Now, invite them to gently open their eyes, and with soft eyes look into the eyes of their partner. Invite them to look with soft eyes until they get the sense that they are perceiving the essence (beyond the personality) of the other waiki.  Then gently close their eyes again. I usually give them about 5 seconds for this before going on to the next step. It is my experience that I can get at least a hint of my partner’s essence in that amount of time and I get concerned that going much longer might raise defenses.

Now invite them (still with eyes closed) to use their intent (sincere pretending) to send their munay energy into the back of their waiki’s hand that is pressed against their munay, and to receive their waiki’s munay energy through the back of their hand that is pressed against their waiki’s munay. After they have had enough time to start to experience the flow of energy I like to add that they can just let the energy flow between the two of them however it wants to.

I like to give them a couple of minutes or so to fully experience this. Then, I thank them (to let them know it is the end of the round).  This is a very personal and deep experience, and I usually hug my waiki when we are finished.  Then have people pair up with someone new and repeat the meditation.  Repeat again so that everyone has a chance to work with three or so partners before ending.

At the end of all this I like to form a circle with everyone and open the table (so to speak) for comments and experiences.  People often comment on how everyone’s energy is different.  Like the Back-to-Back meditation, this meditation accomplishes a lot.  Detecting other people’s energy seems to be pretty easy in this meditation, and this opens the door for people to have a deeper experience with the salka path.  Also, it just takes us right there to what this is all about, connecting through the munay with other Beings, interacting at another level beyond the confines of our Western, domesticated worldview.  Or not…as always, the meaning of the meditation is the effect it has on you…not what I say it is.  When I write these posts I vacillate between wanting to share what I get from these meditations and keeping quiet so that I don’t get in the way of how you might experience them.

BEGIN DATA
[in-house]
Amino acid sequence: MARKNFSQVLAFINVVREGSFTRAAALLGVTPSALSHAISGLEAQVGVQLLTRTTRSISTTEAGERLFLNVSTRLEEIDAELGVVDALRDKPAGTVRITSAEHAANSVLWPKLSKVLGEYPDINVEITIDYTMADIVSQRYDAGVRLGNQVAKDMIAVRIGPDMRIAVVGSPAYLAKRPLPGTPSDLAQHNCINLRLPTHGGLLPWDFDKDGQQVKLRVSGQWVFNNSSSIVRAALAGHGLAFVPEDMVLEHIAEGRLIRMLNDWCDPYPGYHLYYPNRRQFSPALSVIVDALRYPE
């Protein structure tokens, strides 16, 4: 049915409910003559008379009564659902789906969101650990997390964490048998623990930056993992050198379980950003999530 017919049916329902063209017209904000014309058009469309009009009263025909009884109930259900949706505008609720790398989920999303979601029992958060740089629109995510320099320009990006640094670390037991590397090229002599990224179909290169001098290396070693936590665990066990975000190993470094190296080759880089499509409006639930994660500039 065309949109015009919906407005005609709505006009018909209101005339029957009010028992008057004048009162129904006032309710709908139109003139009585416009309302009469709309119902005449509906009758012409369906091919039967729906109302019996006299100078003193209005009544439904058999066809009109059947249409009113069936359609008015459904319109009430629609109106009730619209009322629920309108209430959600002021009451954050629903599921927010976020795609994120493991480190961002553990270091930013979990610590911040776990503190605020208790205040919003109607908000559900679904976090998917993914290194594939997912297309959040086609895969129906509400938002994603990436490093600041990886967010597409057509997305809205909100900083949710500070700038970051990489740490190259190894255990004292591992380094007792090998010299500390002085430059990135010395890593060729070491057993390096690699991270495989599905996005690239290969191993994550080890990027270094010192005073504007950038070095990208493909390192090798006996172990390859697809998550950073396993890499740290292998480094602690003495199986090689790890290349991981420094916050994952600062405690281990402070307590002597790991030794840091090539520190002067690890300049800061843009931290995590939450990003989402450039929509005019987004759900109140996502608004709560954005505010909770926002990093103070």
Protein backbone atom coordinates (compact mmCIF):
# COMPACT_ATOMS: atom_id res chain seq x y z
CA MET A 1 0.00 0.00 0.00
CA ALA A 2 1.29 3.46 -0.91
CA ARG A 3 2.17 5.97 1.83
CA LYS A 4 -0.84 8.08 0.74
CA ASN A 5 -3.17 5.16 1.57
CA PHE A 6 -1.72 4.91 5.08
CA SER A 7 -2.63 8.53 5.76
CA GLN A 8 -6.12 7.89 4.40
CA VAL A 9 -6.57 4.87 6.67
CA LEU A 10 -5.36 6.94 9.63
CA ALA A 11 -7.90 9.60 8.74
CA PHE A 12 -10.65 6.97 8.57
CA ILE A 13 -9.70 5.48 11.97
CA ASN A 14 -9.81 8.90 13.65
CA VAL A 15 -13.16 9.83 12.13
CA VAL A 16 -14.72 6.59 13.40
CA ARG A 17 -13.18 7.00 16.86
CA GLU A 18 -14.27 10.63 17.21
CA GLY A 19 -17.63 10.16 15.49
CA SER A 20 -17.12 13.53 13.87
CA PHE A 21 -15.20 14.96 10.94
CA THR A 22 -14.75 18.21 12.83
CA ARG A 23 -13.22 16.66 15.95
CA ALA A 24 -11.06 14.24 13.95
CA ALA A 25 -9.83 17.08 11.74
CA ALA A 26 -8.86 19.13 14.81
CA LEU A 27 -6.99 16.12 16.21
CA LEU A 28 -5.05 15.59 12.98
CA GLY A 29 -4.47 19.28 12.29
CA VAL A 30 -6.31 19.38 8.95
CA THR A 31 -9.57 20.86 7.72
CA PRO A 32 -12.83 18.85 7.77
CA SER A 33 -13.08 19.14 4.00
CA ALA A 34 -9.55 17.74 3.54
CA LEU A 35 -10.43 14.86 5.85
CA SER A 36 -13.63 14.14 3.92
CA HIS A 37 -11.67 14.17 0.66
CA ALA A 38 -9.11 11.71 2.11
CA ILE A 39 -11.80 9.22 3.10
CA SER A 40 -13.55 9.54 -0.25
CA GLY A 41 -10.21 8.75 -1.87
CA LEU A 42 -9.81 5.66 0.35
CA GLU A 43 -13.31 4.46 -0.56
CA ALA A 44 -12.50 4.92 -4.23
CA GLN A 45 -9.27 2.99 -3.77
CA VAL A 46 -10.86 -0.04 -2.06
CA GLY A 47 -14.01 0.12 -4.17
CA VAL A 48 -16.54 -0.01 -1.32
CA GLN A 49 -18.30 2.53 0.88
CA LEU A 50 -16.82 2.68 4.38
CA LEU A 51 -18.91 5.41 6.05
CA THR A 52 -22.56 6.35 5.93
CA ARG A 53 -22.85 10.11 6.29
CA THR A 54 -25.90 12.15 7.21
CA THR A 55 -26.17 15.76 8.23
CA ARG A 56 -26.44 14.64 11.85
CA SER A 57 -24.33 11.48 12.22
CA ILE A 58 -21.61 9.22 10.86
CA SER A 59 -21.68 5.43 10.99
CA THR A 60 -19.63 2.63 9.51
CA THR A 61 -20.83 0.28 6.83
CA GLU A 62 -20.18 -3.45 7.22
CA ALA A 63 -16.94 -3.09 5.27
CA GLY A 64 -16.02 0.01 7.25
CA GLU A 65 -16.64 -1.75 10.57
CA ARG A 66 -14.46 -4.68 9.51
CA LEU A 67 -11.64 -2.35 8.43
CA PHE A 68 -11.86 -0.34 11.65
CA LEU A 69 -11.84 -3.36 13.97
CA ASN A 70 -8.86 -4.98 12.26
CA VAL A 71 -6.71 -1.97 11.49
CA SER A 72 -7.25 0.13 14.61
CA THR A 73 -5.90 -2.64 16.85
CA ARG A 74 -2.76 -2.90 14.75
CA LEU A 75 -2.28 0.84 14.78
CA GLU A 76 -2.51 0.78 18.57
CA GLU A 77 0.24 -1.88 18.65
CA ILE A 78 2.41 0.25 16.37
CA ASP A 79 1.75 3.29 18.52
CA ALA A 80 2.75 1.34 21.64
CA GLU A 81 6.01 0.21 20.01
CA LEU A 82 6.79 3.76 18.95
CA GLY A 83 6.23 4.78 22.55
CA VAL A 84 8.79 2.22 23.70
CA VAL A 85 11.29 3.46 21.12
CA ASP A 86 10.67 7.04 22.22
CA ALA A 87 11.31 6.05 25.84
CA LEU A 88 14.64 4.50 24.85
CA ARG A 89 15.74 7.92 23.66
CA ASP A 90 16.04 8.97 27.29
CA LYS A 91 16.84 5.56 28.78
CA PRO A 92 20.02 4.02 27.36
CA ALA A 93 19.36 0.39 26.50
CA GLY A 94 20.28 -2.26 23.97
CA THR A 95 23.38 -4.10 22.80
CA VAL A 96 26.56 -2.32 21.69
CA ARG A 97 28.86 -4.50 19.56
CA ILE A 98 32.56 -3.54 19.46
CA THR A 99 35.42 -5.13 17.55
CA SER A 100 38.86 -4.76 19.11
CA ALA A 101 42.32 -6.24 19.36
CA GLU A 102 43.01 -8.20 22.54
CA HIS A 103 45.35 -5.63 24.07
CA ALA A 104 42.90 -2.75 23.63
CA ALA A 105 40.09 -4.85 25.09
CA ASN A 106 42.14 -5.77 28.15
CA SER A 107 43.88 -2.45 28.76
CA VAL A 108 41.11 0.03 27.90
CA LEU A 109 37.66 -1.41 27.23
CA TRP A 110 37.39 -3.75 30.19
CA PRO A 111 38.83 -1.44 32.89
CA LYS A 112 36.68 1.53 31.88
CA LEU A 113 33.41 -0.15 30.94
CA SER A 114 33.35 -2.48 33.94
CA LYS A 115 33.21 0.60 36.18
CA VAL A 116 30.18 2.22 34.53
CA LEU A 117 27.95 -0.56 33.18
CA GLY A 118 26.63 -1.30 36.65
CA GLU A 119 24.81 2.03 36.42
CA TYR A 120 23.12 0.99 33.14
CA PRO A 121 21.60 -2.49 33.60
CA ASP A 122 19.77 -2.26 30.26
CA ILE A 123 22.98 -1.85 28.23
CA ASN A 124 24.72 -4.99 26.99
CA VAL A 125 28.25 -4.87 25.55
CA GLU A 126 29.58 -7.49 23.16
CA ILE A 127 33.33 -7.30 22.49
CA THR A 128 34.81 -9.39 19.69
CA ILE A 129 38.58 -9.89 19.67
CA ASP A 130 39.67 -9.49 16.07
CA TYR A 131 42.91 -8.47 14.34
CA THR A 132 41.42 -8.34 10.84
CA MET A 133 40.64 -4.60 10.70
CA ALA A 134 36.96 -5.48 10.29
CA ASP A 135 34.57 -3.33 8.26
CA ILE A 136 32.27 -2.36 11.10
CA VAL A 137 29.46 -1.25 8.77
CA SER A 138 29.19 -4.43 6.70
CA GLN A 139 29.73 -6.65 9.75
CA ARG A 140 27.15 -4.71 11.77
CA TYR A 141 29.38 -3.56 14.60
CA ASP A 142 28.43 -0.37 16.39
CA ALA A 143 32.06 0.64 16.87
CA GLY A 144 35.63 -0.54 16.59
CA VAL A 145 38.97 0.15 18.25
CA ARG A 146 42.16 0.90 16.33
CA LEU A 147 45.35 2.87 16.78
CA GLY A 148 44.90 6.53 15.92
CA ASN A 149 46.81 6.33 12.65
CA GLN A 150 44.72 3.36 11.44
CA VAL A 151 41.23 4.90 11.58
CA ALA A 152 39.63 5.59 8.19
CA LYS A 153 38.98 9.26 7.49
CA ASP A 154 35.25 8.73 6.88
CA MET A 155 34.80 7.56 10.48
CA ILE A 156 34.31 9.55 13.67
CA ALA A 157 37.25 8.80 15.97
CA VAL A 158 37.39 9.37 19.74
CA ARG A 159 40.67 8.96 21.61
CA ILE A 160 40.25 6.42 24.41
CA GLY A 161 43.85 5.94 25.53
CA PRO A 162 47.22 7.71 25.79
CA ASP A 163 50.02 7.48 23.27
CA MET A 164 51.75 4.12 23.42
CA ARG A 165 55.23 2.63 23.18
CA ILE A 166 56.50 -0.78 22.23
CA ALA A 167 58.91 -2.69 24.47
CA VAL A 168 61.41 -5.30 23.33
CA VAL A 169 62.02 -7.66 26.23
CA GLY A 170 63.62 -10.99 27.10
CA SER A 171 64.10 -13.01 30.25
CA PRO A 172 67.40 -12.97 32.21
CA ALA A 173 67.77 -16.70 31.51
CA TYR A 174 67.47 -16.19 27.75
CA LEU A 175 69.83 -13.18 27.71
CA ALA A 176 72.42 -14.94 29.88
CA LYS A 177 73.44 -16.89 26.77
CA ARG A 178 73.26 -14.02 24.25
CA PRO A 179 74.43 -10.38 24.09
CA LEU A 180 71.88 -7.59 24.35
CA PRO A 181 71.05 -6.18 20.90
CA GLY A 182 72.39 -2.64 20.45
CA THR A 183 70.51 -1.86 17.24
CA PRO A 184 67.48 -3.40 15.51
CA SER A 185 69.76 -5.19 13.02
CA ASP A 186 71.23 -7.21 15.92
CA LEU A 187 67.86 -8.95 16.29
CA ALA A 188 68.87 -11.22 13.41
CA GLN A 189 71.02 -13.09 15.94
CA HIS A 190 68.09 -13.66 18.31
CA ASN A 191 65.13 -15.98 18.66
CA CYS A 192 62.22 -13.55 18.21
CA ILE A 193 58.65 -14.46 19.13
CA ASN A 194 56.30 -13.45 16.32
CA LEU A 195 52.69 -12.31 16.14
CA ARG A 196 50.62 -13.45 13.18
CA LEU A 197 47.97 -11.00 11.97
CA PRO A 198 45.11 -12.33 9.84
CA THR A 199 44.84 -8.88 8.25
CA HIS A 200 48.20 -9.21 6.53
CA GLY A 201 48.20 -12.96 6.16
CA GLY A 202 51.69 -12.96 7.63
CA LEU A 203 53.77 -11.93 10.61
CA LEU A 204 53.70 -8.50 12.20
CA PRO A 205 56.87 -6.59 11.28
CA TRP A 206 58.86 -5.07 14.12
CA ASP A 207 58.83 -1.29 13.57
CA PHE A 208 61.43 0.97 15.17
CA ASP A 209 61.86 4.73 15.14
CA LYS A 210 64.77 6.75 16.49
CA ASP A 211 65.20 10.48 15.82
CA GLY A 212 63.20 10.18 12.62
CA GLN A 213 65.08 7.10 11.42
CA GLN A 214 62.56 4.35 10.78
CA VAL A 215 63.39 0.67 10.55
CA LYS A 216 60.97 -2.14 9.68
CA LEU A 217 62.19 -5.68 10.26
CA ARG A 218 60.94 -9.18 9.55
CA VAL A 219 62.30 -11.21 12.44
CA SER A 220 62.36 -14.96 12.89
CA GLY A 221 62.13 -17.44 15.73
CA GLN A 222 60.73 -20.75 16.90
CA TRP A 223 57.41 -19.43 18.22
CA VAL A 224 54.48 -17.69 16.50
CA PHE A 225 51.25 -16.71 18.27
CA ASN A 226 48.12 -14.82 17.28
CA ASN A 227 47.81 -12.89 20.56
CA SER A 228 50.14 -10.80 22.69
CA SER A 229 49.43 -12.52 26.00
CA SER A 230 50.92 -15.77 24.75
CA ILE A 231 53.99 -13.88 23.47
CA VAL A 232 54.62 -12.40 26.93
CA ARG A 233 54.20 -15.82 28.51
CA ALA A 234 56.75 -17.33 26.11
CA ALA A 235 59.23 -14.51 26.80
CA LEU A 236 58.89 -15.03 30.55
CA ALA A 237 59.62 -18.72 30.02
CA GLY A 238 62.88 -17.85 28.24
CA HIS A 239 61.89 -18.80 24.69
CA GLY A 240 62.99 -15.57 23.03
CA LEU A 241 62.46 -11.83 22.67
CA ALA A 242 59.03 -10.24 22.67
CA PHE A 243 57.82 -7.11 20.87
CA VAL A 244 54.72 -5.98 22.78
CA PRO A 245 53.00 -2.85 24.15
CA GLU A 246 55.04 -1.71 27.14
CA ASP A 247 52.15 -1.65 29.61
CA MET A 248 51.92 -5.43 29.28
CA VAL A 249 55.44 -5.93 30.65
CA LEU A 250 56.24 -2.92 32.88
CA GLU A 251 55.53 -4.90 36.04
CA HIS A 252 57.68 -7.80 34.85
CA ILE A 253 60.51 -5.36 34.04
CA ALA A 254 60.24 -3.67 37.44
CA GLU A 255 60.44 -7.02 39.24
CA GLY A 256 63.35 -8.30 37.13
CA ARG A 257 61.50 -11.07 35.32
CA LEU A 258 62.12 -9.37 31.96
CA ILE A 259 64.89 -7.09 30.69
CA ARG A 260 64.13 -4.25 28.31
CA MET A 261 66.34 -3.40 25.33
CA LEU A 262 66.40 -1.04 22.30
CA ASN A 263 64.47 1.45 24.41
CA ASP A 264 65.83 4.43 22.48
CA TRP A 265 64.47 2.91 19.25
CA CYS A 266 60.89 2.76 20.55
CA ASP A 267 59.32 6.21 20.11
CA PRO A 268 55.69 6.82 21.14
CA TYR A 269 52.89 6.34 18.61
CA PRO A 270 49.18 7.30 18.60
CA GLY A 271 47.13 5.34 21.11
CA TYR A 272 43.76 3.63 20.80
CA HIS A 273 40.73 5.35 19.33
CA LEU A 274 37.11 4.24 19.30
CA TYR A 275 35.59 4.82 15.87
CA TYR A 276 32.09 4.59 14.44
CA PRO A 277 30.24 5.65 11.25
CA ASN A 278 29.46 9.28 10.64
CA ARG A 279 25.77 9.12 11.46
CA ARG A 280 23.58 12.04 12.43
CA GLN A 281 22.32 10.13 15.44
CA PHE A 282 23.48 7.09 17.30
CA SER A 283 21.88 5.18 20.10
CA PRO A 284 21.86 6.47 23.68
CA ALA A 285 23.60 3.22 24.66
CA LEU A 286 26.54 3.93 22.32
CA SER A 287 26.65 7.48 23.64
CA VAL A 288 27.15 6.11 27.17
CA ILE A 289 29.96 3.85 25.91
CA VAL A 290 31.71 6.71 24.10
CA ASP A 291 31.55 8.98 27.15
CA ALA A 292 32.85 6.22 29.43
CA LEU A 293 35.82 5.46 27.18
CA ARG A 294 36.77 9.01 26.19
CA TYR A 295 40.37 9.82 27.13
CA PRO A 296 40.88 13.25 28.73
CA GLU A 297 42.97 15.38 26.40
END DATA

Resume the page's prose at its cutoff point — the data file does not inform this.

This is one of the ways don Americo has had us do this meditation.  It was in my notes this way and this is how I usually do it in my salka meditation classes.  I consistently find it to be a beautiful experience.   I have also been with him when he had us do different variations on this meditation, perhaps you have one that you like better.  Feel free to share that by commenting on this post.

One last idea.  When we do this out in Nature, when we are done working with each other, I like to then invite everyone to disperse and go spend several minutes carrying out the essence of this meditation with some aspect of Nature; with the river flowing by, or with the trees, or with Pachamama, or Mama Killa, or Mama Tuta.  Something is learned in this meditation that transcends having to be in contact back-of-hand-to-munay, and this is a great time to explore that.